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Treatment of myelodysplastic syndrome in the era of next-generation sequencing

M Tobiasson, A O Kittang
Journal of Internal Medicine 2019, 286 (1): 41-62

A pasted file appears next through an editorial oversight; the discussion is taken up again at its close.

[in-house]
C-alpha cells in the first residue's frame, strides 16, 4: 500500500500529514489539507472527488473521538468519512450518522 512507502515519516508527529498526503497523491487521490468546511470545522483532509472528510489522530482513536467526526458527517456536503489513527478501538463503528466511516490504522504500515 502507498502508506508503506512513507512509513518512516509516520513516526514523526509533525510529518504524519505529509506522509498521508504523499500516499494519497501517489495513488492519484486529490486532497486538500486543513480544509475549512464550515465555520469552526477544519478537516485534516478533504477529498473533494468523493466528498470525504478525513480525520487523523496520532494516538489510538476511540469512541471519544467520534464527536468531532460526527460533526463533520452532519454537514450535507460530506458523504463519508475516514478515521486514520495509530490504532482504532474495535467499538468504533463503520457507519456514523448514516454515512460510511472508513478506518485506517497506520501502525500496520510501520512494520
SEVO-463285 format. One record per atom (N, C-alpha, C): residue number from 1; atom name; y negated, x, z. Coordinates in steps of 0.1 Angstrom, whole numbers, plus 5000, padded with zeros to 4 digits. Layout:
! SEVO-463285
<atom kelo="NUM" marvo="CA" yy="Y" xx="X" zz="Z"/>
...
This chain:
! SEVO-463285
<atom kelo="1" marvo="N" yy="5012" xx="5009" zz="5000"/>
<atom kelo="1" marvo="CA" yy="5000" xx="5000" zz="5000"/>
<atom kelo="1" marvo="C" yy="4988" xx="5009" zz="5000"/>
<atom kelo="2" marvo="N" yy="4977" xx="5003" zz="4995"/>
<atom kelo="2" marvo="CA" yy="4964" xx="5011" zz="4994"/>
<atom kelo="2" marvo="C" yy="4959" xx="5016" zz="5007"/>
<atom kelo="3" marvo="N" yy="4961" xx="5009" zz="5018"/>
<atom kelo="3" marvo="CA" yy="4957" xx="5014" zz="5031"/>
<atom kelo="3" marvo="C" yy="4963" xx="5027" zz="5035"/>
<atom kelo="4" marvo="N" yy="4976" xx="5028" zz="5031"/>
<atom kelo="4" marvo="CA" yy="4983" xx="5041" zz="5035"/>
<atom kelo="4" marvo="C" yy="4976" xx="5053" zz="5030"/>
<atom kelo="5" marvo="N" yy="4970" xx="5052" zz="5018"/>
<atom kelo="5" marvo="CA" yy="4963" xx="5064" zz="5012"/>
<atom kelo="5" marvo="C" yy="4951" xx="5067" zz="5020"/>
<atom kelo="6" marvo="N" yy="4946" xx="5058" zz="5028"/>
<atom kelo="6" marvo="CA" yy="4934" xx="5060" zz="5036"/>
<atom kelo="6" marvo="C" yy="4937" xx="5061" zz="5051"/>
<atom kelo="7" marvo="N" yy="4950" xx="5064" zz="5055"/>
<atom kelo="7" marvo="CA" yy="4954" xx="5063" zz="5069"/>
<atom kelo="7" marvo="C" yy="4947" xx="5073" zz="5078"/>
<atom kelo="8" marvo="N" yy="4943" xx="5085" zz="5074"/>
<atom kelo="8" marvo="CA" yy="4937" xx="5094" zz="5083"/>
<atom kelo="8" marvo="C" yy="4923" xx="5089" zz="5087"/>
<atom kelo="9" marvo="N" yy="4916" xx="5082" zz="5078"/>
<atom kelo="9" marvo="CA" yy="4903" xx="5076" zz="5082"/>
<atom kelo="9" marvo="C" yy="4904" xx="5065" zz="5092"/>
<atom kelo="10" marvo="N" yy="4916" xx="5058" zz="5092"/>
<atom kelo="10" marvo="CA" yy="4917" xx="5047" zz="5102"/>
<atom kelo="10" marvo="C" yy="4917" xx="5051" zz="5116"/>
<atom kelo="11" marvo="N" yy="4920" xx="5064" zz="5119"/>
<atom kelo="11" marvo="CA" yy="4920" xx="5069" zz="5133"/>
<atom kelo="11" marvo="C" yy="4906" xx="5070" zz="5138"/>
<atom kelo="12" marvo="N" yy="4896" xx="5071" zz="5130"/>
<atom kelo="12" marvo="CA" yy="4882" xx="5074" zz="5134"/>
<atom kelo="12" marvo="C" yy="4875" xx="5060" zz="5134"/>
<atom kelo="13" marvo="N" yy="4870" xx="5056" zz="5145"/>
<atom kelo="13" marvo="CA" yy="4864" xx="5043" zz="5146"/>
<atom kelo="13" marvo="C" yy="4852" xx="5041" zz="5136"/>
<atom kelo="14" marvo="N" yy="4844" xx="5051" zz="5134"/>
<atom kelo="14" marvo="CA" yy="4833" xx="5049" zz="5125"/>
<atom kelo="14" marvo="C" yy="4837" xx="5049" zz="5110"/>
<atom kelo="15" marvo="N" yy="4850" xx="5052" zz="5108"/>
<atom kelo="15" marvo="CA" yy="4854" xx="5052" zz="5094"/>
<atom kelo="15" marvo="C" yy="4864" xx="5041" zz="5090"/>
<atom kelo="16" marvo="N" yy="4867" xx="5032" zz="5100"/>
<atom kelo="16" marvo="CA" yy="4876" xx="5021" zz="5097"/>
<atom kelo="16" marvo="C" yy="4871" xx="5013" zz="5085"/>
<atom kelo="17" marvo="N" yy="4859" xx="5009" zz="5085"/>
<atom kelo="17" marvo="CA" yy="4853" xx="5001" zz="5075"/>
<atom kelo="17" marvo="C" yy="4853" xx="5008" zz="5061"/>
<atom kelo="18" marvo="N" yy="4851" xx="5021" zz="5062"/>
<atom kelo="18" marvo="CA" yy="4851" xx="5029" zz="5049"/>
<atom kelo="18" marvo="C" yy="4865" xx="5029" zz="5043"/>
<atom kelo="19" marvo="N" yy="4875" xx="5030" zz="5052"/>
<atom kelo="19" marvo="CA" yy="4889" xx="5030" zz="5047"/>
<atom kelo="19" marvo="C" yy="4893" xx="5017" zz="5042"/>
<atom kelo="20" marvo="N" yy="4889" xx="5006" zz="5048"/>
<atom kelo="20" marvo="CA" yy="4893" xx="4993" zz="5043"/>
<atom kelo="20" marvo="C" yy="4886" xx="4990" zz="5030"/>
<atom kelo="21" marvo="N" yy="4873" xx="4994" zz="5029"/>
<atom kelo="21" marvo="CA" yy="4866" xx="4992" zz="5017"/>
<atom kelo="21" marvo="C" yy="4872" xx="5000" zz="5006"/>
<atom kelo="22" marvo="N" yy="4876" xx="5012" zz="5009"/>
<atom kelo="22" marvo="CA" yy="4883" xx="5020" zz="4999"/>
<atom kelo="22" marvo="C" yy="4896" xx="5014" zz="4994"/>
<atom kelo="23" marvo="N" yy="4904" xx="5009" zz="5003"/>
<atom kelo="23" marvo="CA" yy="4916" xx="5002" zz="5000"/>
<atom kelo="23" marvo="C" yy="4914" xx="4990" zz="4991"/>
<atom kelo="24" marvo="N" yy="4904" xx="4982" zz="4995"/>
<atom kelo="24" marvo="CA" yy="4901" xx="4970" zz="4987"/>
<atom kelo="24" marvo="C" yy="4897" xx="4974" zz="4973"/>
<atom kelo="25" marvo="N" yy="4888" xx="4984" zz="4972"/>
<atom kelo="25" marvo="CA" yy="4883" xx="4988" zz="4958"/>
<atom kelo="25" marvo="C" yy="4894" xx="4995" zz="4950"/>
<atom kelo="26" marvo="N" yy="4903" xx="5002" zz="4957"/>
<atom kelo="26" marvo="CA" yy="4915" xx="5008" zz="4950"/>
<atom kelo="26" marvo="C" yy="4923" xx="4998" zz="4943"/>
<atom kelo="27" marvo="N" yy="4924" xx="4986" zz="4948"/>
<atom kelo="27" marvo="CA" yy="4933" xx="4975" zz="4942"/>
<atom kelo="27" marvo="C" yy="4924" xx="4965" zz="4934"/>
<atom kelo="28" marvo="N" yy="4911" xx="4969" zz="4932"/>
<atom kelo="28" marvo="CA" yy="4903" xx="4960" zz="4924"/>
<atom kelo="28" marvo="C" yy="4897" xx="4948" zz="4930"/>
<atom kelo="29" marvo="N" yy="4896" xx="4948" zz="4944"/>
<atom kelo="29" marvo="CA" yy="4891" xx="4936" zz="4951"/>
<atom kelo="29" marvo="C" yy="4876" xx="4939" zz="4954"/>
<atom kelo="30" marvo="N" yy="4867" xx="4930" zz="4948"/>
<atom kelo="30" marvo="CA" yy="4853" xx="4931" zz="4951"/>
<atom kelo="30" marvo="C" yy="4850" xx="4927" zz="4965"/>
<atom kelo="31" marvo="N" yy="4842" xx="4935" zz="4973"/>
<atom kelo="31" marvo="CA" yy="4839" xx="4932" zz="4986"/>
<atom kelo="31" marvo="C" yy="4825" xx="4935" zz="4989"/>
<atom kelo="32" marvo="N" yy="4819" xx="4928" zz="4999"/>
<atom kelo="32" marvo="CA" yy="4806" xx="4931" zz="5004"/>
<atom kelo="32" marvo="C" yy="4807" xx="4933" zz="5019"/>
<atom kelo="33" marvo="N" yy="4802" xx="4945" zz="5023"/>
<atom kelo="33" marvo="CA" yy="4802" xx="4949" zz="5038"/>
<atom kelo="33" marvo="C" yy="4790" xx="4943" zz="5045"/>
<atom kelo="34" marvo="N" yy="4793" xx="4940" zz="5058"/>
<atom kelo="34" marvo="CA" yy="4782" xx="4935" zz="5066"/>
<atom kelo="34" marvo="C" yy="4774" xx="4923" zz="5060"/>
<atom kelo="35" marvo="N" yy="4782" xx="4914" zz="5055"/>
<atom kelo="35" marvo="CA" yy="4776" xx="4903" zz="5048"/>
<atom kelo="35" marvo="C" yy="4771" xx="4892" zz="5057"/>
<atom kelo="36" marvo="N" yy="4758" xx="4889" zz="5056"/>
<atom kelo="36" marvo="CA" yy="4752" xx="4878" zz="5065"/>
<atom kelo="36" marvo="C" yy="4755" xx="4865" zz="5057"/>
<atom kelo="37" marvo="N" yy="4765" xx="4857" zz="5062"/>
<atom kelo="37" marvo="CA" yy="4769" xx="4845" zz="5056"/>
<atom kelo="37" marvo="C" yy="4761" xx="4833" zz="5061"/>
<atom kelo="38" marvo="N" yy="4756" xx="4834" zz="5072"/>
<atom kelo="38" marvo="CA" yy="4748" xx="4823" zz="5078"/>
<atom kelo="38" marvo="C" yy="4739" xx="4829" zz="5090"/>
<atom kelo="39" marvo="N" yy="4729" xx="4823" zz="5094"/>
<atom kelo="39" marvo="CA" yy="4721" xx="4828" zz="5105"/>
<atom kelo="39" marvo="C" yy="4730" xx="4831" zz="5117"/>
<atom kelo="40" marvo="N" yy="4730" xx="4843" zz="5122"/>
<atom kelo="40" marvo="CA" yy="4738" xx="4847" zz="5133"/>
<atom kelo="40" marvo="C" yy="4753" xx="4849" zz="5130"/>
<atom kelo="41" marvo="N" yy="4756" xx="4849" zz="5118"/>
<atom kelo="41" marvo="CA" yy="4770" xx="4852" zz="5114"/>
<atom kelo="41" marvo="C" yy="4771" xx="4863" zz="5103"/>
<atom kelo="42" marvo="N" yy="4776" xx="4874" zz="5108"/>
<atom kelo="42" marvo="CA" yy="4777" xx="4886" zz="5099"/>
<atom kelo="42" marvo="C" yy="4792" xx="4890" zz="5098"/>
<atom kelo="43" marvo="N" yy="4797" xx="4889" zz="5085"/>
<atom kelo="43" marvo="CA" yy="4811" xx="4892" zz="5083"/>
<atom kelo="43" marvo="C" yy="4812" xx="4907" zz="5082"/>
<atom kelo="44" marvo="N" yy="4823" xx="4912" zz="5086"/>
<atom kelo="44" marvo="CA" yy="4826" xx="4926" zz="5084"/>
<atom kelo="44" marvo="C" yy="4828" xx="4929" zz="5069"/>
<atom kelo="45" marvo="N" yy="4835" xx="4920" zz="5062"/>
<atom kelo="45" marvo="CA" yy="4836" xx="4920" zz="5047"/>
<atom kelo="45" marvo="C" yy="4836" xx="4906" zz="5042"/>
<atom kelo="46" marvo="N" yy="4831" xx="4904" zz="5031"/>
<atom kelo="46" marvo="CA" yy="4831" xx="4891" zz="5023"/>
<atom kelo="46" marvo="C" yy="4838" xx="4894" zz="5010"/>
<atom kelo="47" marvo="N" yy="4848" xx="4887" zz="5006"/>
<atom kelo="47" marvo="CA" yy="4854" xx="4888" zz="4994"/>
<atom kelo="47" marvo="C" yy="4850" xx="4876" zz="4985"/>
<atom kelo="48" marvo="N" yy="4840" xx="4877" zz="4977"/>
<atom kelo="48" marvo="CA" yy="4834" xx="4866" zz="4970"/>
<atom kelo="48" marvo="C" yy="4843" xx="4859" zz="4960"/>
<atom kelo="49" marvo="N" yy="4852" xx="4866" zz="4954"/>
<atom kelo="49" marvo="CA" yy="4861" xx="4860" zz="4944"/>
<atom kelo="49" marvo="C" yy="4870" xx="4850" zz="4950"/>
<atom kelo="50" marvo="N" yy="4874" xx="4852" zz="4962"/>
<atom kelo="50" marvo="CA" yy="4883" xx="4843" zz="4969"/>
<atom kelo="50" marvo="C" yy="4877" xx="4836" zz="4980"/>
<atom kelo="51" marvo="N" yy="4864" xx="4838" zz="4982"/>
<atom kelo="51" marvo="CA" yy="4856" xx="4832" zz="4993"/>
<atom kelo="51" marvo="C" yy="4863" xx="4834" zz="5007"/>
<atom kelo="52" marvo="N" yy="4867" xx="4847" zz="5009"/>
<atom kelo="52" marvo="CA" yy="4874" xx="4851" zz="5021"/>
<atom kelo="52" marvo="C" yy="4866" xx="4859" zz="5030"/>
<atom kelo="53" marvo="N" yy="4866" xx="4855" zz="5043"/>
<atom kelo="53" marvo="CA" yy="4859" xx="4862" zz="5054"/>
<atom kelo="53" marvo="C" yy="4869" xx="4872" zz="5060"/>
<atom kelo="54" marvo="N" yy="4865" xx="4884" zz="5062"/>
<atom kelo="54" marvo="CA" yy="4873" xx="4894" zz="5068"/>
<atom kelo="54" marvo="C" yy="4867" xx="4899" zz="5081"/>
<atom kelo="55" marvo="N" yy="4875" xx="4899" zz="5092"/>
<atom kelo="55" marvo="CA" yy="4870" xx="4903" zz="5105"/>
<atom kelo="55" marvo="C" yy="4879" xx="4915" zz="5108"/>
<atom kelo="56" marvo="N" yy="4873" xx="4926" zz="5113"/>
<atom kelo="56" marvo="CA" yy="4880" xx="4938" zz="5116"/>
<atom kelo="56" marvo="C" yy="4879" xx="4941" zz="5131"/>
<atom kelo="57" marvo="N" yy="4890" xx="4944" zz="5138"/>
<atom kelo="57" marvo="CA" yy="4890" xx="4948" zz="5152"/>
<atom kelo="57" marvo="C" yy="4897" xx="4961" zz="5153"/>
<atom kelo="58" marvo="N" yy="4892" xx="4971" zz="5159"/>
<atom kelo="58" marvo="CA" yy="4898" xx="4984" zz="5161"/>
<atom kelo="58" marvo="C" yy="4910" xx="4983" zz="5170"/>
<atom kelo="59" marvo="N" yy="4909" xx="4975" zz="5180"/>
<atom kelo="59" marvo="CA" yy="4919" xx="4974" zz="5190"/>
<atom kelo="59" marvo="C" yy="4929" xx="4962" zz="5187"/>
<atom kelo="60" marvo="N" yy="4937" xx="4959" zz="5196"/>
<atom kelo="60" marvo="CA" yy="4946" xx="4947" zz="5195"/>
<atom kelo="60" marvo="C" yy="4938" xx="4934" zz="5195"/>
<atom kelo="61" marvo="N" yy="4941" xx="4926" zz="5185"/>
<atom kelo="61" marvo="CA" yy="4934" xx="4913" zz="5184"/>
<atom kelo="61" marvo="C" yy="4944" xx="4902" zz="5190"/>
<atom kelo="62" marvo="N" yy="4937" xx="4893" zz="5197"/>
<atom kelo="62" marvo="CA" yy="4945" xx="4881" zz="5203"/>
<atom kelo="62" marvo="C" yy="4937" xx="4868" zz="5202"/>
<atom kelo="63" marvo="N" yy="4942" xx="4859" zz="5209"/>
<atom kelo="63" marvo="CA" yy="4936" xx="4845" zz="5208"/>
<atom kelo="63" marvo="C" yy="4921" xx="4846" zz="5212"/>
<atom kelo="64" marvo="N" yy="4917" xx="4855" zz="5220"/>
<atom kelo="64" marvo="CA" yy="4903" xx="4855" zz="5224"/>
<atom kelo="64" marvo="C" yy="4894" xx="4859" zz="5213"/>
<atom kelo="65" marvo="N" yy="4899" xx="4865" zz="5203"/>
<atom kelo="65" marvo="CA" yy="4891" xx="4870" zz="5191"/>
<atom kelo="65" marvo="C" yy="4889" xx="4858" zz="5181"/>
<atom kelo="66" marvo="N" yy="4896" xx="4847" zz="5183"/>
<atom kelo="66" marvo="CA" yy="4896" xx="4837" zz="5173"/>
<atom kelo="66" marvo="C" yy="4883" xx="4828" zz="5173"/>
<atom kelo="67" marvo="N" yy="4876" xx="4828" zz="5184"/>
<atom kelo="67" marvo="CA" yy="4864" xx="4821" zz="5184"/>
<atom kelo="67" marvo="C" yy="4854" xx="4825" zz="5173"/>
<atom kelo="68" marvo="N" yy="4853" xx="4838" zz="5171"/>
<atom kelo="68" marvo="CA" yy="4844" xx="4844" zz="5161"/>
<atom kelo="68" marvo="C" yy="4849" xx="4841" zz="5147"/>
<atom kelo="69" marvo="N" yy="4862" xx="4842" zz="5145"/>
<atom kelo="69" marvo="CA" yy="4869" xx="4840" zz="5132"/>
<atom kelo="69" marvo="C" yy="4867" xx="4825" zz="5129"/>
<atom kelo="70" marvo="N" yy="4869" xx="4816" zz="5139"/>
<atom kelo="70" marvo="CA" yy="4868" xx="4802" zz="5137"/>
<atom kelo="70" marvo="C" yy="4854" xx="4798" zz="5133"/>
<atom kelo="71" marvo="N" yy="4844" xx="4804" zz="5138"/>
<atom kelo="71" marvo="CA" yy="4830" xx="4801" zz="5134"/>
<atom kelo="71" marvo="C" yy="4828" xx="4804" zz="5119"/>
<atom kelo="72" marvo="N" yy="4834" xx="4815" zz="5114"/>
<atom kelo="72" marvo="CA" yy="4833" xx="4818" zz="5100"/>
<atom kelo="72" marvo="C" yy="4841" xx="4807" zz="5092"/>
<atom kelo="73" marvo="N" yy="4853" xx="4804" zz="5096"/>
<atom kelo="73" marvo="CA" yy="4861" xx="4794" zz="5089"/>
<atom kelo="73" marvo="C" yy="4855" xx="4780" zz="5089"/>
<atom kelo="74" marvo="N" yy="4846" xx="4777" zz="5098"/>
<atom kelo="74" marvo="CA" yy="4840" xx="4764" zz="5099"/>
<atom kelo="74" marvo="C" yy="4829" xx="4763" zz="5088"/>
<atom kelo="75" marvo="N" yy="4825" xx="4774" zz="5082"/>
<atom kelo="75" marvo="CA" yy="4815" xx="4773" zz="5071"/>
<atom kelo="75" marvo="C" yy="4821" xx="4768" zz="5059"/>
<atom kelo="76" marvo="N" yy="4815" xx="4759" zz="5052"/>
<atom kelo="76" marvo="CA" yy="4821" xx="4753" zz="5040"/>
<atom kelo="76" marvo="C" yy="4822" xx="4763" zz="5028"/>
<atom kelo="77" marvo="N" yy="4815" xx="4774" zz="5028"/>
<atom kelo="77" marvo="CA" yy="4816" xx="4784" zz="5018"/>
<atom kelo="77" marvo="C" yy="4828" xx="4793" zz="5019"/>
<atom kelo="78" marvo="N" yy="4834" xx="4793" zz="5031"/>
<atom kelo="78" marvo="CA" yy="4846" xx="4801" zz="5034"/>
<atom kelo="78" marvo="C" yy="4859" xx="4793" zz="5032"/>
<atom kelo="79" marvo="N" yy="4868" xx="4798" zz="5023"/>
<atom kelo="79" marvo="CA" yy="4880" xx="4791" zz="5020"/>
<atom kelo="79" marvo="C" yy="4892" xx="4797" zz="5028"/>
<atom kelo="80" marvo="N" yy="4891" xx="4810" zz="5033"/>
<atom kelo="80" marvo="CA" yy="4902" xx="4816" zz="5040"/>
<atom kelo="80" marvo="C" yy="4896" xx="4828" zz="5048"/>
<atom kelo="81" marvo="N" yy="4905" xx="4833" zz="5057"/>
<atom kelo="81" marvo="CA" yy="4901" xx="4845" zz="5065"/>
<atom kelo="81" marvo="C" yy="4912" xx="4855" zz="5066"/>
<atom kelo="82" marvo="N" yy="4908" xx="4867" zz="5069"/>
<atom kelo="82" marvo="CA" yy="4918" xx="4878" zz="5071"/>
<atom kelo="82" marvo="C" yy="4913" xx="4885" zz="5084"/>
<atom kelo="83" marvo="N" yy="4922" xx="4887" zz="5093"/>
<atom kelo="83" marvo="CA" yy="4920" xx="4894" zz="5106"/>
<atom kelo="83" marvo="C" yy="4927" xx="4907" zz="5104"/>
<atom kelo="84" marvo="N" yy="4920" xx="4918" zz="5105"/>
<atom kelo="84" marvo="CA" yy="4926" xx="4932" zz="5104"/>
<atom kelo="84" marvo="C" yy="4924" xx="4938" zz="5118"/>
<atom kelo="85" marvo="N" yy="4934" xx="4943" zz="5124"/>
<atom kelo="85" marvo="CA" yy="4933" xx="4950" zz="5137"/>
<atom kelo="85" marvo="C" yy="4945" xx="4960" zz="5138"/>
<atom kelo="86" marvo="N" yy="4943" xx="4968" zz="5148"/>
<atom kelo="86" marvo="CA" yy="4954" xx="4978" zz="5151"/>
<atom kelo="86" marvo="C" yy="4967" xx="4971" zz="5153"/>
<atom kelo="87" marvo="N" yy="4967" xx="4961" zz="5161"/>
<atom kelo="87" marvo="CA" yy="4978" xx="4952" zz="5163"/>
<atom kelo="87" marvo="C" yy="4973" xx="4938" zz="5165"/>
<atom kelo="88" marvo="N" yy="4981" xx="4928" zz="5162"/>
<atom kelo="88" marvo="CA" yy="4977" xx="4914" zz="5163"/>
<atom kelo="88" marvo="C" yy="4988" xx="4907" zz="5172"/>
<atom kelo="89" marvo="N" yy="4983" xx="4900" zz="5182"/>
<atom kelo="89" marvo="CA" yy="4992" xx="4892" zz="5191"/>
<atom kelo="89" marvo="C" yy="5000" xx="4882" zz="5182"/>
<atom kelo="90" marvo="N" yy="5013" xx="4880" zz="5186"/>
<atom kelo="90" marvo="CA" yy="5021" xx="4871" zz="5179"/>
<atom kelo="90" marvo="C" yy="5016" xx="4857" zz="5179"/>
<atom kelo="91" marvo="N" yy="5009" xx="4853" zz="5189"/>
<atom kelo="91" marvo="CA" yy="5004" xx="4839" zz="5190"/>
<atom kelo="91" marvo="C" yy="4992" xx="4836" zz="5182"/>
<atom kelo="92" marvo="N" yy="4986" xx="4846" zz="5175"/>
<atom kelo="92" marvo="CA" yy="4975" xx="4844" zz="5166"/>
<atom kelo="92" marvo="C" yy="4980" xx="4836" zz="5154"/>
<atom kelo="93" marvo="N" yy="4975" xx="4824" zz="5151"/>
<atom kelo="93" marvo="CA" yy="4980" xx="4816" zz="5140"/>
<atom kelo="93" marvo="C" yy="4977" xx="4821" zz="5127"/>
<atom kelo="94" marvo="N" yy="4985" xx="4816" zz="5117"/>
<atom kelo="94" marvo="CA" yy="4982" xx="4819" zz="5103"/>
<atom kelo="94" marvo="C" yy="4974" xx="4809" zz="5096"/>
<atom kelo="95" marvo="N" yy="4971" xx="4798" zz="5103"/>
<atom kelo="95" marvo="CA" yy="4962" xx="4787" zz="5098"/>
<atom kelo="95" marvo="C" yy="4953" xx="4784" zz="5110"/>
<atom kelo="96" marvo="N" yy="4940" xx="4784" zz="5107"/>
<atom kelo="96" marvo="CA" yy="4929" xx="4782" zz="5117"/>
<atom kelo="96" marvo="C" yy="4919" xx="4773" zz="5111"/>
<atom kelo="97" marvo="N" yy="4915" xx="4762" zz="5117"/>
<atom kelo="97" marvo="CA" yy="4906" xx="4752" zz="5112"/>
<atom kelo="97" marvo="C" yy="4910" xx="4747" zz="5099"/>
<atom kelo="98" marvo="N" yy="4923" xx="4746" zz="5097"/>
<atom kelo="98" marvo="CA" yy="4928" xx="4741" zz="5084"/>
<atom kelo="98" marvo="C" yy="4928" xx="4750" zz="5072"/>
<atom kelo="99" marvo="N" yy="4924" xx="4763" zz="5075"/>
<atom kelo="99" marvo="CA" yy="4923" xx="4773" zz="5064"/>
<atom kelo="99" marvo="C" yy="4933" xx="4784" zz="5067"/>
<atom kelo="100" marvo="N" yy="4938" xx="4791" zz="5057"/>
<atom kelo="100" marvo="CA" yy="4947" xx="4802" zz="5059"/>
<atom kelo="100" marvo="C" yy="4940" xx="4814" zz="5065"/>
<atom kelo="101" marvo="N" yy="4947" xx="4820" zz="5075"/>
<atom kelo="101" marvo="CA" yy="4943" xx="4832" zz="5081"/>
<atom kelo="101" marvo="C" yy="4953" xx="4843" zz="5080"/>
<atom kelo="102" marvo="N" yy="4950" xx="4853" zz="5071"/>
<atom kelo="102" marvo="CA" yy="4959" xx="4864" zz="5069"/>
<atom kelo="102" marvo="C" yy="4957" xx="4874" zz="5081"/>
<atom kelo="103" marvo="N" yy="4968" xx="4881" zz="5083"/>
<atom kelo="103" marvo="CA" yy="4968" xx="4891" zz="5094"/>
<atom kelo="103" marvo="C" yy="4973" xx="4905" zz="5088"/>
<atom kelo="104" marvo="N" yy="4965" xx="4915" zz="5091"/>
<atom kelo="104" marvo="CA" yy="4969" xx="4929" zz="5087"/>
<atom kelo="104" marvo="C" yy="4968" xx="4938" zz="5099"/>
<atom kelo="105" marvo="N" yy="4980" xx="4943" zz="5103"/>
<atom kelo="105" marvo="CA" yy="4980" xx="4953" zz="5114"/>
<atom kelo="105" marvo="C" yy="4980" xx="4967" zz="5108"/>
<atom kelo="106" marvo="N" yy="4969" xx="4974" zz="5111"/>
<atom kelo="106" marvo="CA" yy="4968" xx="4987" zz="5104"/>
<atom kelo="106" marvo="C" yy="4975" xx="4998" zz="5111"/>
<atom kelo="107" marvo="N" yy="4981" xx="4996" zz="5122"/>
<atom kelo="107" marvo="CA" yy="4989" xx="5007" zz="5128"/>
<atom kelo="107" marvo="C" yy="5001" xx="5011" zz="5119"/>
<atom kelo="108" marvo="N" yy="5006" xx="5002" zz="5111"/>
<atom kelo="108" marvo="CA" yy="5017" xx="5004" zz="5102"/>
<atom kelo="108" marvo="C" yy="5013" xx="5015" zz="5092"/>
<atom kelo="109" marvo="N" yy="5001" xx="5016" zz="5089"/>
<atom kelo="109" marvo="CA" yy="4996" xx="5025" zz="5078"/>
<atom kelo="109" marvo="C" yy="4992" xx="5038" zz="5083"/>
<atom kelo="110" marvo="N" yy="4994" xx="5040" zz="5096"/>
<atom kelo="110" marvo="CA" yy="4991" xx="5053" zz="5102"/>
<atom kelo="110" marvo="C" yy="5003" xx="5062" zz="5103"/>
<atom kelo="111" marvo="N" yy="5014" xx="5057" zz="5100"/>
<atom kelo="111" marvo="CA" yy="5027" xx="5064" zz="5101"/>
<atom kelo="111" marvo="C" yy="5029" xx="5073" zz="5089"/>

Next-generation sequencing (NGS) is rapidly changing the clinical care of patients with myelodysplastic syndrome (MDS). NGS can be used for various applications: (i) in the diagnostic process to discriminate between MDS and other diseases such as aplastic anaemia, myeloproliferative disorders and idiopathic cytopenias; (ii) for classification, for example, where the presence of SF3B1 mutation is one criterion for the ring sideroblast anaemia subgroups in the World Health Organization 2016 classification; (iii) for identification of patients suitable for targeted therapy (e.g. IDH1/2 inhibitors); (iv) for prognostication, for example, where specific mutations (e.g. TP53 and RUNX1) are associated with inferior prognosis, whereas others (e.g. SF3B1) are associated with superior prognosis; and (v) to monitor patients for progression or treatment failure. Most commonly, targeted sequencing for genes (normally 50-100 genes) reported to be recurrently mutated in myeloid disease is used. At present, NGS is rarely incorporated into clinical guidelines although an increasing number of studies have demonstrated the benefit of using NGS in the clinical management of MDS patients.


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